Viewers will be forgiven if after seeing the eye-popping new show "The Art of Franco" at the Sonja Haynes Stone Center for Black Culture and History at UNC-Chapel Hill they assume the artist is African-American.
"People think that way before they meet me," said Luis Franco, a Latin American from Puerto Rico. "I've had people say they would love for me to speak at their school since there are issues there between Latin Americans and African-Americans. They figure I would be a good example of being able to show another culture and its beauty even though I am not African-American."
Many of the 35 pieces of large digital art in the exhibit, which runs through Jan. 20, portray prominent black Americans: Bobby Seale, Huey Newton, Gil Scott-Heron, Pamela Grier and Eldridge Cleaver. Others are created around the "fist pick" that became an icon during the civil rights movement.
Franco began making art when he could first hold a pencil. After he got a job as a graphic designer at SAS Institute in Cary 15 years ago, he focused on applying his knowledge of color theory, typography and layout in brochures, signs and fliers.
"But about five years ago I felt something was missing," he said. He realized it was making his own art.
Franco knew he wanted to blend his fine art skills and graphic design - a mix that had drawn him to love Pop Art, especially the work of Andy Warhol, Keith Haring, Roy Lichtenstein and Jean-Michel Basquiat.
"I wanted to make sure that whatever I did was going go have a voice and make a statement," he said. "I decided to address what is close to me, which as a minority is this issue of race."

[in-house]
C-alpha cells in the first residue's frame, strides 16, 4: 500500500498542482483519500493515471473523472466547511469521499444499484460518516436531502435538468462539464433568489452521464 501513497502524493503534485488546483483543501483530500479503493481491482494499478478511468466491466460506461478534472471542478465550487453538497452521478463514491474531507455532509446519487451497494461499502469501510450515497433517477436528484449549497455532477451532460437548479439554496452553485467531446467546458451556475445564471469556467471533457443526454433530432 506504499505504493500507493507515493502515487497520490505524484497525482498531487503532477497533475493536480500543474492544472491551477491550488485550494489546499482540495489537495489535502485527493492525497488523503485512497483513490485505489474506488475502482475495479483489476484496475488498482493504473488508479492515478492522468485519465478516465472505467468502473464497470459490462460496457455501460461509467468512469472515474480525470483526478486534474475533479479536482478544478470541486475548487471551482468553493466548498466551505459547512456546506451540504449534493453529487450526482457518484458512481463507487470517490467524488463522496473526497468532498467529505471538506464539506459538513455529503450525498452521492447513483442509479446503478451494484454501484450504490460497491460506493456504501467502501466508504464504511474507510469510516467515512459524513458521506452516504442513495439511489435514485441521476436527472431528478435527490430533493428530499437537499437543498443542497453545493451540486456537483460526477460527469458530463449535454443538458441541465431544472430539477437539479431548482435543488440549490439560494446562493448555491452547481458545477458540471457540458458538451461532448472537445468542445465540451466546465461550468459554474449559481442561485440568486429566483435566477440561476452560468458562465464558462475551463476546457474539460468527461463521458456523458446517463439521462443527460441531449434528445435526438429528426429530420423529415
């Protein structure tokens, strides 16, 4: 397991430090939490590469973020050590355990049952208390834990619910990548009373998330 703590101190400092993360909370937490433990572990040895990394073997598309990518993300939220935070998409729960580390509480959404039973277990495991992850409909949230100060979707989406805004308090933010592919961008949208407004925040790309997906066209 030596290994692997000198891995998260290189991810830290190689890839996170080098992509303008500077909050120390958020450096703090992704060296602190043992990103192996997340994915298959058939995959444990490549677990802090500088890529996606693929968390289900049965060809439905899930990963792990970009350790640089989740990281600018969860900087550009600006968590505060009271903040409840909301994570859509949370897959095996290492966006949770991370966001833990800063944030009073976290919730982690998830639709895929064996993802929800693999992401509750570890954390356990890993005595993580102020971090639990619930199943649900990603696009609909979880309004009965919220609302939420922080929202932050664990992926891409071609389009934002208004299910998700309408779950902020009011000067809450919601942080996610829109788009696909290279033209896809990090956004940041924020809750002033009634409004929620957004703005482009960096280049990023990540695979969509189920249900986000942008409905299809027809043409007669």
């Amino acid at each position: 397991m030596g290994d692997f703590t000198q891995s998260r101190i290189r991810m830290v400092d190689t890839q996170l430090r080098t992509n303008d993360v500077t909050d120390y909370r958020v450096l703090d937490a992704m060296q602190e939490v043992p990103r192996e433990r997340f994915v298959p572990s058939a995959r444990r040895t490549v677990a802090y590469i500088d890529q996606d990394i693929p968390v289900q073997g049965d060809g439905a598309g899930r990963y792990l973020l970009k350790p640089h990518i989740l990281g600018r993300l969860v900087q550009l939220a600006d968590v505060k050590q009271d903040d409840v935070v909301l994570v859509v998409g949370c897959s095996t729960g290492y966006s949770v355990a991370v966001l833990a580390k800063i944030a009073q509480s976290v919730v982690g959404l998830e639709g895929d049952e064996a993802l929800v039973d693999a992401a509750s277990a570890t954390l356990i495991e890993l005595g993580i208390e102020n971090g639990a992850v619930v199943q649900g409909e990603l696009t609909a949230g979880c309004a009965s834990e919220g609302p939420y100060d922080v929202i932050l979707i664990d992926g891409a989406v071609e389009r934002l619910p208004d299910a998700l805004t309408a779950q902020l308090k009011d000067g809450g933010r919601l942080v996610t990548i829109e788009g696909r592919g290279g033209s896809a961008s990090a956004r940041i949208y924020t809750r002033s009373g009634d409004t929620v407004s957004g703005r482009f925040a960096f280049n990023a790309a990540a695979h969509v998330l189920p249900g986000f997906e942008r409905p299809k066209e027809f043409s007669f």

One thing that concerns Franco is inner racism or valuing lighter-skinned members of one's race over darker skinned.
"I see it with Puerto Ricans and African-Americans," he said. "We are still Latino regardless of our complexions, and I question why races divide themselves within their own race."
The graphic design part of him wanted to create an element for his pieces, and the fist pick popped into his head and stuck.
"I redrew it so it is very Cubist-looking. I thought it would set the tone for what I was going to put out there. It screams revolution," he explained. "I wanted to scream revolution, hope, change, peace and love."
One of the exhibit's pieces, "Box of Reality," is a play on a carton of crayons. Instead of crayons, it holds five fist picks, one black, one brown, one red, one yellow and one white with "5 Colors, Same but Different, a Box of Reality" printed on the box. Franco wanted to express that despite this inner racism, we all are human.
The racism he encountered in Texas where he was born and when he attended Northern High School in Durham, where most of his friends were black, affected Franco, but he said it was his time as an art student at N.C. Central University in Durham that gave his experience a voice.
"Friends at Central were free thinkers that influenced me and got me to read a lot of different materials that helped me develop ideas and see the world differently," he said.
Viewers who miss the Stone exhibit can see some of his new work at the Strickland Building at Durham's American Tobacco Campus, Jan. 13 through Feb. 29.
Asked what impact he hopes his art might have, he replied, "That we will all come together and we will not see color or race."
Meyer: 919-942-3252 or email@example.com.